The oceans are filling with plastic. The water in some great Asian rivers is no longer visible below the flowing mass of trash. A rare Cuvier’s beaked whale stranded off the coast of Hordaland with its stomach full of plastic. Plastic waste is a formidable problem – with an unexpected possible solution.
Two researchers hunker by a fjord, oblivious to the magical blue of the January twilight. All their attention is focused on an unmanned aerial vehicle – a UAV. Gloveless despite the bitter cold, they manipulate the joystick and buttons on the remote control with numb fingers, preparing the drone for take-off.
The fisheries industry regularly harvests a share of managed commercial fish stocks. Fram Centre researchers examined the impact of oil spills on Norway’s main commercial fisheries, the Northeast Arctic cod, using advanced simulation technology.
Copper mines obviously yield copper, but they also produce waste material – tailings – which must be disposed of somehow. In Norway, tailings have often been dumped in fjords as an alternative to disposal on land. The environmental impact of this practice over time is not known.
As consumers, we constantly hear that we should cut down our use of plastic packaging and choose textiles made from natural materials, free from plastics. But does it really matter so much? A fresh study from the Arctic Ocean provides gloomy evidence of why it matters.
How can we manage environmental risk across 1 979 179 km² of the ocean and 100 915 km of coastline? How can we make a contingency plan to protect this vast area? And how can we make a new plan every fourth year with comparable results? That’s what the Norwegian Coastal Administration had to figure out.
Environmental chemist Dorte Herzke has an urgent mission. If she always seems to be locked away in the lab it’s because that’s where the magic happens, where she and her team are trying to figure out how to save the world.
Climate warming is rapidly altering the physical marine environment in fjords on the west coast of Svalbard towards a more temperate state. Reductions in sea ice cover and increased ocean temperatures are evident, resulting in changes of ice-associated and pelagic ecosystems.
A valuable development in international oceans governance is the growing importance of regional cooperation. According to the UN Food and Agriculture Organization FAO, there are currently about 60 international organizations that deal with in regional oceans governance. The increase in the number of these organizations is partly driven by the regional nature of many of the challenges confronting us in the oceans, as is the case is for the Arctic. Another important driver is the provisions on regional cooperation in the 1982 Law of the Sea Convention and the 1995 UN Fish Stocks Agreement.
You may know that the carbon dioxide we humans release is changing the climate. Fewer are aware that it is also changing the chemistry of seawater. About a third of the CO2 we emit is taken up by the oceans, where it lowers the water’s pH. That has consequences for marine ecosystems.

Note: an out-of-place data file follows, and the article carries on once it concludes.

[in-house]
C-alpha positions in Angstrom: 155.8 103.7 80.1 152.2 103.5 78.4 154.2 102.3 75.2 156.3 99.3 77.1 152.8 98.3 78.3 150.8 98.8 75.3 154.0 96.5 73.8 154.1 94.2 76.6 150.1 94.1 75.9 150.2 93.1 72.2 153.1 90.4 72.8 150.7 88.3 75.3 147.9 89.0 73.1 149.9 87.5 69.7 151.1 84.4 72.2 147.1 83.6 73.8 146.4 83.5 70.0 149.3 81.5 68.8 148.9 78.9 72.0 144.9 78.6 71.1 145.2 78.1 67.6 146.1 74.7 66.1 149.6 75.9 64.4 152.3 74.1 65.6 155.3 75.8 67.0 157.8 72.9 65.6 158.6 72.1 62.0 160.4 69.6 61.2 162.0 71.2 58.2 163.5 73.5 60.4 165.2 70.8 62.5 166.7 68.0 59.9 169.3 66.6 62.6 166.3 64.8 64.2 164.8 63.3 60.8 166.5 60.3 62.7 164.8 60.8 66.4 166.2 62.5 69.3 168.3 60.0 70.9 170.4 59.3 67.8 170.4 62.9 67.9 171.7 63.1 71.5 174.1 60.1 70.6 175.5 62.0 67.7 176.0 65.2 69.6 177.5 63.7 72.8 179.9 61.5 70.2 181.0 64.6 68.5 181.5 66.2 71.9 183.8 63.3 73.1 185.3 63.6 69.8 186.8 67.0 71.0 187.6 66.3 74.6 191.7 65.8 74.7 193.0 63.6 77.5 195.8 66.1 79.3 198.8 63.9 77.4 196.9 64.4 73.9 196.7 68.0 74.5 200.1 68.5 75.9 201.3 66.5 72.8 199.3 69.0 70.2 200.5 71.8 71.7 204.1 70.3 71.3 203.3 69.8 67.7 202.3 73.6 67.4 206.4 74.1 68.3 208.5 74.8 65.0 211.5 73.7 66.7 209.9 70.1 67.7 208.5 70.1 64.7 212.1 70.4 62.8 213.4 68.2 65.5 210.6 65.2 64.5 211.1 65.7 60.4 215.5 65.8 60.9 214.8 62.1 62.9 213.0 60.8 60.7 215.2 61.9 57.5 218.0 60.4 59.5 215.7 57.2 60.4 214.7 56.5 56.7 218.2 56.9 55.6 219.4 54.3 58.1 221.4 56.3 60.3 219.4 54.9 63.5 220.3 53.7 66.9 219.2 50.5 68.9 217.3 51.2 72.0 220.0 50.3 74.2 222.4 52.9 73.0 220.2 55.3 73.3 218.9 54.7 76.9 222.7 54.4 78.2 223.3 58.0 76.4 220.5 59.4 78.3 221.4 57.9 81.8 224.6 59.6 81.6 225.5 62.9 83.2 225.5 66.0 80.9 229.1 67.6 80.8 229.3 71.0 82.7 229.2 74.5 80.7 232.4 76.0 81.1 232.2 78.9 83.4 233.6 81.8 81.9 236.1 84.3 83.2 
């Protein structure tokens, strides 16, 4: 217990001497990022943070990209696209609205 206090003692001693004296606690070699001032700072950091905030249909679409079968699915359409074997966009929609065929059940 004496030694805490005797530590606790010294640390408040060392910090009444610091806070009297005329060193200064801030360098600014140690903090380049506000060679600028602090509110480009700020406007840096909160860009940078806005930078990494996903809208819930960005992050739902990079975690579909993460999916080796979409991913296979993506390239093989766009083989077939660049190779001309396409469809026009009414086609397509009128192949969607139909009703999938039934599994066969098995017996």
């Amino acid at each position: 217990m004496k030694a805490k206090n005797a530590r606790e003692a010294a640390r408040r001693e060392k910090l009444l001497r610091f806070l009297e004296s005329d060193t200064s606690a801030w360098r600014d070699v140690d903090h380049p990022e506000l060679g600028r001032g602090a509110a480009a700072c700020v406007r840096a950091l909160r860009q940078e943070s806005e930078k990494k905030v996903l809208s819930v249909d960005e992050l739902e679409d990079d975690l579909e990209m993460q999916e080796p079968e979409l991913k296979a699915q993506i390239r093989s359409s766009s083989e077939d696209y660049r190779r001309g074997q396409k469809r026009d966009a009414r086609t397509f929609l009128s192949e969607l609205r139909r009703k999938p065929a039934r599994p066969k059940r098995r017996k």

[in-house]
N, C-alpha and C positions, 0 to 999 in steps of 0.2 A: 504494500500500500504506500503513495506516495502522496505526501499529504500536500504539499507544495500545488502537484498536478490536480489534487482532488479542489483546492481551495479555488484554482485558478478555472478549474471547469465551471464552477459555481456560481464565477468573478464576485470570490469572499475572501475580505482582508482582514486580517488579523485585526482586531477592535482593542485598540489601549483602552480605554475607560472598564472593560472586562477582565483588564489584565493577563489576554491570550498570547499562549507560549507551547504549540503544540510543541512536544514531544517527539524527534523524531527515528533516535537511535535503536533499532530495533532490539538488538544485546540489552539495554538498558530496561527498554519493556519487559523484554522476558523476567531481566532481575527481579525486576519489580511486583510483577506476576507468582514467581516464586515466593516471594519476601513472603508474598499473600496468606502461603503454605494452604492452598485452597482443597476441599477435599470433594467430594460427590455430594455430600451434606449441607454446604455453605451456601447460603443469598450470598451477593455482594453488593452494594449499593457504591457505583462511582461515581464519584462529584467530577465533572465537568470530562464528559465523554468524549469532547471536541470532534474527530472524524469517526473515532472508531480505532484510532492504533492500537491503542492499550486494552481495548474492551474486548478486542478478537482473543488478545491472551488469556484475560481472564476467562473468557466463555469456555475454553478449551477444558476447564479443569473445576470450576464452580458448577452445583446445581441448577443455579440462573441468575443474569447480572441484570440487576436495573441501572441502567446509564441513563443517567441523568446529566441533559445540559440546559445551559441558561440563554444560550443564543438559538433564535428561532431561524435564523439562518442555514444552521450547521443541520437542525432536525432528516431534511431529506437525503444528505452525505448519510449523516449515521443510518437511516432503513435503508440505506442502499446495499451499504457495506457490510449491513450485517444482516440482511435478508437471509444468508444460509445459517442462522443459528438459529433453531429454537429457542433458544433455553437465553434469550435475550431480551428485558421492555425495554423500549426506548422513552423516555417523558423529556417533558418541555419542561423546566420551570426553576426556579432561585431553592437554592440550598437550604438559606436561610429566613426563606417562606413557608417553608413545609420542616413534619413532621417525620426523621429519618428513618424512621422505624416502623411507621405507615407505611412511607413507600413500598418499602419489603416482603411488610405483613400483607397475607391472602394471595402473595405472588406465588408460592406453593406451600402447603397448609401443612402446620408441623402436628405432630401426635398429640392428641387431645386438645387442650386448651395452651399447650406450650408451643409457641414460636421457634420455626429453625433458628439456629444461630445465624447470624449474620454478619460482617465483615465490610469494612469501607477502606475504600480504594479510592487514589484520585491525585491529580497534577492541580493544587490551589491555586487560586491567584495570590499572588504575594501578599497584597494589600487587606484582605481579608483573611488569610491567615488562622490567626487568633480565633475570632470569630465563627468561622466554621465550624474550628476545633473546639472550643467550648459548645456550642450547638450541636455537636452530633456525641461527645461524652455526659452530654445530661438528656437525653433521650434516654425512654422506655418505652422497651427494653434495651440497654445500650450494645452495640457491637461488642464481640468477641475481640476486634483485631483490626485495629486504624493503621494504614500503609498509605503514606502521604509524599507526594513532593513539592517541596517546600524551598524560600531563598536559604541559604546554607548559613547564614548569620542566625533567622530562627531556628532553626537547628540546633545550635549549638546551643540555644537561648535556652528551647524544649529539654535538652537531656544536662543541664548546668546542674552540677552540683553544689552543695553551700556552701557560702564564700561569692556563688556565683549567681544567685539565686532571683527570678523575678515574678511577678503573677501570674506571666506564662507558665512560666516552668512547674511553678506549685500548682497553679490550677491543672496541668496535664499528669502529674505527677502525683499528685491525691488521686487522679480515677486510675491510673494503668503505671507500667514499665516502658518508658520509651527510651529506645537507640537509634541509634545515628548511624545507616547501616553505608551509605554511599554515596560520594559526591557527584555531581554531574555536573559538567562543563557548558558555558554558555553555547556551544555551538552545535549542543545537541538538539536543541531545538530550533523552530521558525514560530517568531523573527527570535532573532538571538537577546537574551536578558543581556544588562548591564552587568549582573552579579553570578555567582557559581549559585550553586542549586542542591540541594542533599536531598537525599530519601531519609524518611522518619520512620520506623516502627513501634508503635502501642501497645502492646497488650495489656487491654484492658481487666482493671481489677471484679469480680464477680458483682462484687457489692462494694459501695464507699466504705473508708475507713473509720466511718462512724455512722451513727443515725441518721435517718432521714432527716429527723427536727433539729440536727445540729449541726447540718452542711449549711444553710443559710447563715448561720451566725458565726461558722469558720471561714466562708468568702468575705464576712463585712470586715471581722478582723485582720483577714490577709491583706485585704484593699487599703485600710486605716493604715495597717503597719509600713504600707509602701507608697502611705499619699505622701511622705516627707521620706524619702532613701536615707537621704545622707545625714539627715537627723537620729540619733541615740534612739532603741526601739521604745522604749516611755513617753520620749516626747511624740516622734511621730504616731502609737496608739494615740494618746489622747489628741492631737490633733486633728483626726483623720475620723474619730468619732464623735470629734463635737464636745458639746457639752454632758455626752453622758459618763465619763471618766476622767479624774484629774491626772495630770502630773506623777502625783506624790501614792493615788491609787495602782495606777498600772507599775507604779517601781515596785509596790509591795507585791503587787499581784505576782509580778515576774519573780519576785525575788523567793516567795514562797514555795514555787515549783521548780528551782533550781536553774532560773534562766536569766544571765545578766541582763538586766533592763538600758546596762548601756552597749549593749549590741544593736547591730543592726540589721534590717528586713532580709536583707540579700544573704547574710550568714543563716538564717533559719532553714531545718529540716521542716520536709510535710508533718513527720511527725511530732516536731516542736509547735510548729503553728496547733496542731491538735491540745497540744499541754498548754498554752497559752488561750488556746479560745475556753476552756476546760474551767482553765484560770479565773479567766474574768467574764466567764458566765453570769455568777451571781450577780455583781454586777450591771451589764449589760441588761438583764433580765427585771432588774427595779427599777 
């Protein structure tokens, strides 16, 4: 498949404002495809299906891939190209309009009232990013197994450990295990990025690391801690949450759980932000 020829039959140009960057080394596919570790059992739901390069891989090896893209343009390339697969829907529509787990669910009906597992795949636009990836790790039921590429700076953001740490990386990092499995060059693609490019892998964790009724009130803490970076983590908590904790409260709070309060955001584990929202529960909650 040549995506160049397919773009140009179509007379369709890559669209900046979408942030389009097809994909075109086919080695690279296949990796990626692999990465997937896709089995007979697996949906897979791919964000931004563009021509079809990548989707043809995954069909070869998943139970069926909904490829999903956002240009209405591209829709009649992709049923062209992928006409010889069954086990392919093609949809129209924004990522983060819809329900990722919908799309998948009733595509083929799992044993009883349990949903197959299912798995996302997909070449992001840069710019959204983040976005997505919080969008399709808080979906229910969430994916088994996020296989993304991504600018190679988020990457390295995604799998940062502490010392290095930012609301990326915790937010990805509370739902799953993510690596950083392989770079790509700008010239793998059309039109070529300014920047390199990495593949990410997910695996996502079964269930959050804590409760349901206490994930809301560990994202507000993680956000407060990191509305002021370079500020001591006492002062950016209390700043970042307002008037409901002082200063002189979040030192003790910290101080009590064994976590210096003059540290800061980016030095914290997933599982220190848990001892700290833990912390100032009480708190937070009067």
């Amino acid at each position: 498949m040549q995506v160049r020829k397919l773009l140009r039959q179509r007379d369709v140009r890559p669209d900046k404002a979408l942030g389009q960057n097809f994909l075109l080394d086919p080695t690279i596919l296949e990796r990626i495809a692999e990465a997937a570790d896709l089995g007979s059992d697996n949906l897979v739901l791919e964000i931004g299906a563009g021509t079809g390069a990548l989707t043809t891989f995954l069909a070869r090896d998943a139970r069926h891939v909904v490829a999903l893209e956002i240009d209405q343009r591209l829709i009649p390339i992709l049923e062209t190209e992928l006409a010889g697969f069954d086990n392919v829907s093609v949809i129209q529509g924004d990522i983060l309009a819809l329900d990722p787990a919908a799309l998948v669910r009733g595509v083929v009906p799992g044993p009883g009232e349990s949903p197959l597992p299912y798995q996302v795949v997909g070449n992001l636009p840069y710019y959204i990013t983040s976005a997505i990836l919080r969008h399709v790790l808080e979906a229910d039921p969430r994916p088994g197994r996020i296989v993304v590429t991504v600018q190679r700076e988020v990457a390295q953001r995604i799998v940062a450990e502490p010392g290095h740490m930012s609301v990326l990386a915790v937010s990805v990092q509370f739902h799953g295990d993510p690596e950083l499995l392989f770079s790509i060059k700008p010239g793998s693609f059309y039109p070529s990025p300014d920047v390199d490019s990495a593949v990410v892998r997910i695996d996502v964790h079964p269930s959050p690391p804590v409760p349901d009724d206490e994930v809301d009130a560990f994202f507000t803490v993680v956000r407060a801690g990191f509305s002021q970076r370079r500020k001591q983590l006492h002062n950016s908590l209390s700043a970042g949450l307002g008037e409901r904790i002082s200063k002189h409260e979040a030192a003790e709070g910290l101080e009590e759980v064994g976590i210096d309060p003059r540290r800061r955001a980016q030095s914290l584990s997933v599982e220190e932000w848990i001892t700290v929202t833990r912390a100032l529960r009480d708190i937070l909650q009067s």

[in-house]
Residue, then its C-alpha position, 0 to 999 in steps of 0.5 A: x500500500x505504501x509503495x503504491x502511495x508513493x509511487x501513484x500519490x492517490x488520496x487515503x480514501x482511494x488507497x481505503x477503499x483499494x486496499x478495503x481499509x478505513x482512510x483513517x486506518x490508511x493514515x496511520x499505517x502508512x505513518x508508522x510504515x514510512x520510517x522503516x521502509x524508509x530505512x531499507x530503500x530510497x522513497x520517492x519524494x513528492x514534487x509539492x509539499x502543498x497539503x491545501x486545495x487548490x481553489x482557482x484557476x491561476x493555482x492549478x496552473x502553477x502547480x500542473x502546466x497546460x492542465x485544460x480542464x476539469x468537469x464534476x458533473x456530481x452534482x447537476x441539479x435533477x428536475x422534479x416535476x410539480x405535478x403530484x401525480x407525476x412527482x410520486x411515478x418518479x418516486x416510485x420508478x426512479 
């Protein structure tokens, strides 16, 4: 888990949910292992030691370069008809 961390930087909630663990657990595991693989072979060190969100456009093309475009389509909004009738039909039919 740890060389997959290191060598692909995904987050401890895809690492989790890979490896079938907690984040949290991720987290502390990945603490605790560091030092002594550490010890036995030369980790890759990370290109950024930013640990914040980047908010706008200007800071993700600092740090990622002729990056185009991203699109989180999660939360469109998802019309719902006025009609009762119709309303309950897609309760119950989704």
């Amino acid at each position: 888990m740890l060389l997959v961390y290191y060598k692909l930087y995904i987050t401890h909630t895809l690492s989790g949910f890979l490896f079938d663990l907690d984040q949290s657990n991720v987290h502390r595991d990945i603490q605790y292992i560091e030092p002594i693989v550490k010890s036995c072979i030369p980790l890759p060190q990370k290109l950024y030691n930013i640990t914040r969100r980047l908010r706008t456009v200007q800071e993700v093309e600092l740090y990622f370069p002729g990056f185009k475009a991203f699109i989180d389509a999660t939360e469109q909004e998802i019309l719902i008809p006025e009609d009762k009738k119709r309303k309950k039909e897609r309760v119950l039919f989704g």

Orrefjell mountain, in Salangen valley, Northern Norway, has one of Norway’s largest uranium deposits. The area is used for recreation and as pastureland for rough grazing animals, and the catchment area to the south is settled, with farms and houses. What does it mean to live on a mountain of uranium?
A tiny sleeping beauty from the ocean depths is the key player in the spring bloom – the most fascinating processes in Arctic waters. Rising ocean temperatures may put this ecosystem clockwork at risk.
After the discovery that pesticides and industrial chemicals can spread to every corner of the world and harm wildlife, many were banned. For some, environmental levels fell quickly. But effects depend not just on levels, but also on interactions with other stressors. We need to understand these links.
The Arctic ocean is warmest when the air in the Arctic gets colder. This is when the sea ice north of Svalbard decreases. Researchers found changes in the physical marine environment that was so great that the ecosystems north of Svalbard had changed.
Wildlife may partly buffer changing environmental conditions by adjusting their behaviour. Over thousands of years in a hostile environment, the wild Svalbard reindeer have developed strategies to cope with severe winter feeding conditions. How are they responding to increasingly rainy and icy winters?
Designing management strategies for ice-covered Arctic waters under variable environmental conditions is challenging, and becomes even more so when decision-making also involves consideration of variable environmental values. New methods are needed for integrated management of a dynamic marine Arctic.
Svalbard’s polar bears, which belong to the Barents Sea population, were hunted intensively up to protection in 1973. After that, the population recovered significantly. But in more recent years, sea ice loss in this area has been more severe than in any other polar bear habitat. How are they doing now?
The Soviet research vessel "Sevastopol" arrived in Bergen on 16 February 1958. On board were eight scholars who were to resume the marine research cooperation that Norway and Russia had established before the Russian Revolution of 1917. Half a year later, Norwegian oceanographers returned the favour by visiting Murmansk.
Pest insect outbreaks in the subarctic birch forest of northern Norway are among the most abrupt and large-scale ecosystem disturbances attributed to recent climate change in Europe. But such outbreaks have occurred regularly as far back as historical records go. What is new and why are moth outbreaks a cause of concern?